The ownership society has arrived!

On February 21, 2003, President Bush gave a speech in Kennesaw, Georgia. There he first talked about America becoming an “ownership society”. In those heady days of neo-conservatism, an ownership society meant power was going to trickle down to the masses. We would be in charge (own) our health care and drive down medical costs through the magic elixir of medical savings accounts. We would have more ownership over our children’s education by using government furnished vouchers to send them to the local charter or private schools, rather than the nearby public school. Moreover, we would “fix” the social security problem by empowering each citizen to own his or her retirement. We would do this by allowing them to invest at least a portion of their social security withholdings into the stock market. Over forty or so years in the workplace, the value of those assets would compound and compound. Thanks to the magic of our free market we would all retire, if not exactly millionaires, then comfortably indeed. You can easily see how much better life would be if we could just become owners of these things instead of, well, renters!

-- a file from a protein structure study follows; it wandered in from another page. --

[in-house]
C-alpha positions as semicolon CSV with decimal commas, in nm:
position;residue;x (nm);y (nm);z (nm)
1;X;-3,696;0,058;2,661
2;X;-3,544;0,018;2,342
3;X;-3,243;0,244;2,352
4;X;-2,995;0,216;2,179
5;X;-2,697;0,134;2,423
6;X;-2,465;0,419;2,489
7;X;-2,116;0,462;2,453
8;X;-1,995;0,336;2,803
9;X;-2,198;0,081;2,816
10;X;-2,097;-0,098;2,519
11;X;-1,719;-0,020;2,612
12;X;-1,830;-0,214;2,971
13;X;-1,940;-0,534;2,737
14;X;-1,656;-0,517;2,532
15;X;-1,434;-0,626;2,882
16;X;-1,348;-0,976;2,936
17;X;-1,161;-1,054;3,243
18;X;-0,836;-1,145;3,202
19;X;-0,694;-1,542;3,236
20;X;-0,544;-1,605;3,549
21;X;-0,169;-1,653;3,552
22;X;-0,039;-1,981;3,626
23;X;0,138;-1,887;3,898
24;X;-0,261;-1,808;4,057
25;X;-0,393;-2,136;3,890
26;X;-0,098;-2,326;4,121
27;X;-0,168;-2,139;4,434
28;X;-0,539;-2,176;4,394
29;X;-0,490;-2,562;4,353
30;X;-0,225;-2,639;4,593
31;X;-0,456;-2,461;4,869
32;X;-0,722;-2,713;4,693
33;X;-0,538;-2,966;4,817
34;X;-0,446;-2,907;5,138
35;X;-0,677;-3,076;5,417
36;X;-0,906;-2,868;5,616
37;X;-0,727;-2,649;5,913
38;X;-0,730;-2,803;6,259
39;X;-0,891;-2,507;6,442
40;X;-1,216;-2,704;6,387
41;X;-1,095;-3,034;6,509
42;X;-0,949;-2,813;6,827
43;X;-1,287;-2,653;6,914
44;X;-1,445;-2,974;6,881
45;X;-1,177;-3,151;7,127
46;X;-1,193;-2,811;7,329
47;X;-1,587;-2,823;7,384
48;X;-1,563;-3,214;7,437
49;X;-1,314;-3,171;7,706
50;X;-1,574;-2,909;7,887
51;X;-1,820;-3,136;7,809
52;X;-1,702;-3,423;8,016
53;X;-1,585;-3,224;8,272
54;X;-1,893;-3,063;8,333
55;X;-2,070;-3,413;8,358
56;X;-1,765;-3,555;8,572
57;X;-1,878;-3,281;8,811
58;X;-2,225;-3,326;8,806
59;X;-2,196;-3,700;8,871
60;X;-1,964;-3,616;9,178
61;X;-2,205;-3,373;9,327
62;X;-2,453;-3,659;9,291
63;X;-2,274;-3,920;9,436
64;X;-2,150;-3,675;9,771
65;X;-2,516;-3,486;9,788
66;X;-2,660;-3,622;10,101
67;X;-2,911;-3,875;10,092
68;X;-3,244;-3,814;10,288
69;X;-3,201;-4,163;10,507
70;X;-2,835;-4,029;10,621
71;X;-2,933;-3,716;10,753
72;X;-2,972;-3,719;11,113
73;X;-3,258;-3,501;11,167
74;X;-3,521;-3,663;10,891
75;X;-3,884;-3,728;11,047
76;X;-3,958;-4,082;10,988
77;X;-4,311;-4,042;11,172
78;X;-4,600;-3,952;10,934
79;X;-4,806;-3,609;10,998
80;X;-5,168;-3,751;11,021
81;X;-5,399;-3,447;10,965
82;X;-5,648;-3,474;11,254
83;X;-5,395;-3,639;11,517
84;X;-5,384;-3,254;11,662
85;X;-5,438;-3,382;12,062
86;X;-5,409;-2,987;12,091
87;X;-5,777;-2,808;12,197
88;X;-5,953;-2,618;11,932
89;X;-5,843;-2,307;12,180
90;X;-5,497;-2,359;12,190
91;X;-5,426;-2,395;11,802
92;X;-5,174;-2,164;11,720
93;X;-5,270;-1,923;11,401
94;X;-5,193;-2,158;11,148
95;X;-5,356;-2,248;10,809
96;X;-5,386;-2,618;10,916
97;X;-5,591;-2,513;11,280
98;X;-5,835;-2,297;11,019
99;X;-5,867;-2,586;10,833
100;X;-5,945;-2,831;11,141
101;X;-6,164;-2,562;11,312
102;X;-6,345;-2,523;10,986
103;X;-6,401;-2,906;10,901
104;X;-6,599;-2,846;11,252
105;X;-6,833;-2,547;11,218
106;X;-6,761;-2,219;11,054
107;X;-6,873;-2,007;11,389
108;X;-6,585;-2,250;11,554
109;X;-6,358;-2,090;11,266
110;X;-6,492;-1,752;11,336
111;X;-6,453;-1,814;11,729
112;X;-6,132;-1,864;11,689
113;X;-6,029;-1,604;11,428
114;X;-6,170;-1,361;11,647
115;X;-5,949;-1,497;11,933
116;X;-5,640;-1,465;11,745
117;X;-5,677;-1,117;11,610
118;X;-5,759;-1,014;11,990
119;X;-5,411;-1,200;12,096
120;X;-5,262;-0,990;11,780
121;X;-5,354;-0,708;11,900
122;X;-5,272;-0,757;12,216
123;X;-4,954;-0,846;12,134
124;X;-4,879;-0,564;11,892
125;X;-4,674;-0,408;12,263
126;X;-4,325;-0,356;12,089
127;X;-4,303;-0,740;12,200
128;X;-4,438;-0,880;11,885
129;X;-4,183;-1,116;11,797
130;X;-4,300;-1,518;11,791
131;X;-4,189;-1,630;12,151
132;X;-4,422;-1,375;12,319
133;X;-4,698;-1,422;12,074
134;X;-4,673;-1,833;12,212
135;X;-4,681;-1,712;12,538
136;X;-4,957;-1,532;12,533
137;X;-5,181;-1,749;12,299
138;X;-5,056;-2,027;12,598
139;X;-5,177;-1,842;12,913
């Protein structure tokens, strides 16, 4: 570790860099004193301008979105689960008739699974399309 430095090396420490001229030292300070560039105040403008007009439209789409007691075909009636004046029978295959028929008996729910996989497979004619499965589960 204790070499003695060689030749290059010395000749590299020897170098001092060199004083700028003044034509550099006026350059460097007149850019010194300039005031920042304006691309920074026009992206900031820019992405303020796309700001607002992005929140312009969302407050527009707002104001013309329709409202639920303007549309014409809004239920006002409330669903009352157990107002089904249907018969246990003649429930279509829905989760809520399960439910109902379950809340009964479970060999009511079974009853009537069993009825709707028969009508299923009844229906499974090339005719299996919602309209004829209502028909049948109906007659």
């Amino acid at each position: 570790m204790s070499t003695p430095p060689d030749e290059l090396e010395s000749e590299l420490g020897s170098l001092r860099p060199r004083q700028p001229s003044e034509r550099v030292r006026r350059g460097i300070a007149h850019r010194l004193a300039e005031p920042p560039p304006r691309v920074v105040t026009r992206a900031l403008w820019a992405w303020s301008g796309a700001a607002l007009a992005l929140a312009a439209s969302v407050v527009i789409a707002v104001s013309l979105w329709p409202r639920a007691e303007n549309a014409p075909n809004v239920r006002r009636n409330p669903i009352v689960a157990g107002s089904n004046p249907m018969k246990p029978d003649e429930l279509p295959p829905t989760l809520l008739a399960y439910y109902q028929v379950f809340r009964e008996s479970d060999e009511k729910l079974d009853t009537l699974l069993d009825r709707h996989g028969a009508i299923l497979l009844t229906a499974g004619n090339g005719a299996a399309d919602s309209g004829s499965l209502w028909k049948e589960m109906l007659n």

Good news Americans! We have indeed become the ownership society! Today, more and more of us cannot afford health insurance, so we now get to pay for all of our medical expenses out of pocket! This gives us a feeling of ownership over our health care we never had before in those horrid insured days. Now we have plenty of incentive to shop around although, admittedly it may be hard to drive a bargain with an emergency room physician at 2 AM, particularly when you are profusely bleeding or are unconscious. Many of us are choosing to own the problem of our health care by not seeking medical help at all. We hope that we can find relief in over the counter medicines or $4 generic prescriptions at Wal-Mart. For those of us who used to have health insurance, how can we claim that we are not owners? In the past, you were at the whim of your health insurance companies, who stipulated what they would cover in their expensive, take it or leave it contracts. Now you are unencumbered, free of the HMO and PPO bureaucracy to make your own informed health care choices and to shop around. Perhaps my family doctor will reduce my rate if I threaten to buy an over the counter medication instead.